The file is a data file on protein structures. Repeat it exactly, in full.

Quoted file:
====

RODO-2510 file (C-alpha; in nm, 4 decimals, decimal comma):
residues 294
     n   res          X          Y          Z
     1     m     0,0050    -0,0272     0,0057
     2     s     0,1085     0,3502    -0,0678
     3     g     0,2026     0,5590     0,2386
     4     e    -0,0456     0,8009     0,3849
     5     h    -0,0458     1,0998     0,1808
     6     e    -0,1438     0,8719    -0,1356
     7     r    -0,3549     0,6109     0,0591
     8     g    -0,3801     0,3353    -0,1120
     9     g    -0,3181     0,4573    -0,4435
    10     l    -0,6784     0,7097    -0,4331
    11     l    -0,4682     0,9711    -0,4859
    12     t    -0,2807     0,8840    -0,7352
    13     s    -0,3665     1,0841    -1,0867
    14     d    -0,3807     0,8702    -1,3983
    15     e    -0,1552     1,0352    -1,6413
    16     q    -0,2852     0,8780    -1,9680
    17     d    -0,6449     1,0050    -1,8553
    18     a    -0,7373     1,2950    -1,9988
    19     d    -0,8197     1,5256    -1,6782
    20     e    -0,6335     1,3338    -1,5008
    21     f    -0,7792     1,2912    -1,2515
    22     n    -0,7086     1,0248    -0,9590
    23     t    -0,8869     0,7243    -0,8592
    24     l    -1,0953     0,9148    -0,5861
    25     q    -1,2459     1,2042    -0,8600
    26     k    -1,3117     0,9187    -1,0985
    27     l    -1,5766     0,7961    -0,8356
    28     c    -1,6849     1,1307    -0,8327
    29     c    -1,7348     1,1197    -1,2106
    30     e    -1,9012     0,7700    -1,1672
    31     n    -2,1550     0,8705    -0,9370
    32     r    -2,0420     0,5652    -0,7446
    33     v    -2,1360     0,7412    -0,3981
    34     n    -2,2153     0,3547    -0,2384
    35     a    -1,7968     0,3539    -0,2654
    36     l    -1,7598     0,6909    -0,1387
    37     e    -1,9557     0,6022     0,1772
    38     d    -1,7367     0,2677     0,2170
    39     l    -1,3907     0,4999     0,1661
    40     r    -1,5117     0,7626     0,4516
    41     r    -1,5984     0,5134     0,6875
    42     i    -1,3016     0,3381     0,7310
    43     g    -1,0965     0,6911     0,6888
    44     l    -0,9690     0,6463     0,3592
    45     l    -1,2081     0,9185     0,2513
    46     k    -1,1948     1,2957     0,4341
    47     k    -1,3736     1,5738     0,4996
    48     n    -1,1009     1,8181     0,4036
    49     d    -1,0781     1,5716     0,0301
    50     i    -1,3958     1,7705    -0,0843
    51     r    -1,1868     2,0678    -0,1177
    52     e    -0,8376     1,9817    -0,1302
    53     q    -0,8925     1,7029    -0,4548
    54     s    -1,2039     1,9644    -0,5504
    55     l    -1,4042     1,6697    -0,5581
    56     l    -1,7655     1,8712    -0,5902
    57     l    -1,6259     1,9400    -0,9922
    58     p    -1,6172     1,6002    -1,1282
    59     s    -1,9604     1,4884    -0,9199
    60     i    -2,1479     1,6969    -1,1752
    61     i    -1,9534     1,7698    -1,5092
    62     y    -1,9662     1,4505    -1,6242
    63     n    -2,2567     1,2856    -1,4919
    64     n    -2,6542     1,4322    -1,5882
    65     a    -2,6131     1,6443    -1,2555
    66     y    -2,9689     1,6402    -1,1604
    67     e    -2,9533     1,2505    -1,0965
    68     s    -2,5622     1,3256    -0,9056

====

RODO-2510 file (C-alpha; in nm, 4 decimals, decimal comma):
residues 294
     n   res          X          Y          Z
     1     m     0,0050    -0,0272     0,0057
     2     s     0,1085     0,3502    -0,0678
     3     g     0,2026     0,5590     0,2386
     4     e    -0,0456     0,8009     0,3849
     5     h    -0,0458     1,0998     0,1808
     6     e    -0,1438     0,8719    -0,1356
     7     r    -0,3549     0,6109     0,0591
     8     g    -0,3801     0,3353    -0,1120
     9     g    -0,3181     0,4573    -0,4435
    10     l    -0,6784     0,7097    -0,4331
    11     l    -0,4682     0,9711    -0,4859
    12     t    -0,2807     0,8840    -0,7352
    13     s    -0,3665     1,0841    -1,0867
    14     d    -0,3807     0,8702    -1,3983
    15     e    -0,1552     1,0352    -1,6413
    16     q    -0,2852     0,8780    -1,9680
    17     d    -0,6449     1,0050    -1,8553
    18     a    -0,7373     1,2950    -1,9988
    19     d    -0,8197     1,5256    -1,6782
    20     e    -0,6335     1,3338    -1,5008
    21     f    -0,7792     1,2912    -1,2515
    22     n    -0,7086     1,0248    -0,9590
    23     t    -0,8869     0,7243    -0,8592
    24     l    -1,0953     0,9148    -0,5861
    25     q    -1,2459     1,2042    -0,8600
    26     k    -1,3117     0,9187    -1,0985
    27     l    -1,5766     0,7961    -0,8356
    28     c    -1,6849     1,1307    -0,8327
    29     c    -1,7348     1,1197    -1,2106
    30     e    -1,9012     0,7700    -1,1672
    31     n    -2,1550     0,8705    -0,9370
    32     r    -2,0420     0,5652    -0,7446
    33     v    -2,1360     0,7412    -0,3981
    34     n    -2,2153     0,3547    -0,2384
    35     a    -1,7968     0,3539    -0,2654
    36     l    -1,7598     0,6909    -0,1387
    37     e    -1,9557     0,6022     0,1772
    38     d    -1,7367     0,2677     0,2170
    39     l    -1,3907     0,4999     0,1661
    40     r    -1,5117     0,7626     0,4516
    41     r    -1,5984     0,5134     0,6875
    42     i    -1,3016     0,3381     0,7310
    43     g    -1,0965     0,6911     0,6888
    44     l    -0,9690     0,6463     0,3592
    45     l    -1,2081     0,9185     0,2513
    46     k    -1,1948     1,2957     0,4341
    47     k    -1,3736     1,5738     0,4996
    48     n    -1,1009     1,8181     0,4036
    49     d    -1,0781     1,5716     0,0301
    50     i    -1,3958     1,7705    -0,0843
    51     r    -1,1868     2,0678    -0,1177
    52     e    -0,8376     1,9817    -0,1302
    53     q    -0,8925     1,7029    -0,4548
    54     s    -1,2039     1,9644    -0,5504
    55     l    -1,4042     1,6697    -0,5581
    56     l    -1,7655     1,8712    -0,5902
    57     l    -1,6259     1,9400    -0,9922
    58     p    -1,6172     1,6002    -1,1282
    59     s    -1,9604     1,4884    -0,9199
    60     i    -2,1479     1,6969    -1,1752
    61     i    -1,9534     1,7698    -1,5092
    62     y    -1,9662     1,4505    -1,6242
    63     n    -2,2567     1,2856    -1,4919
    64     n    -2,6542     1,4322    -1,5882
    65     a    -2,6131     1,6443    -1,2555
    66     y    -2,9689     1,6402    -1,1604
    67     e    -2,9533     1,2505    -1,0965
    68     s    -2,5622     1,3256    -0,9056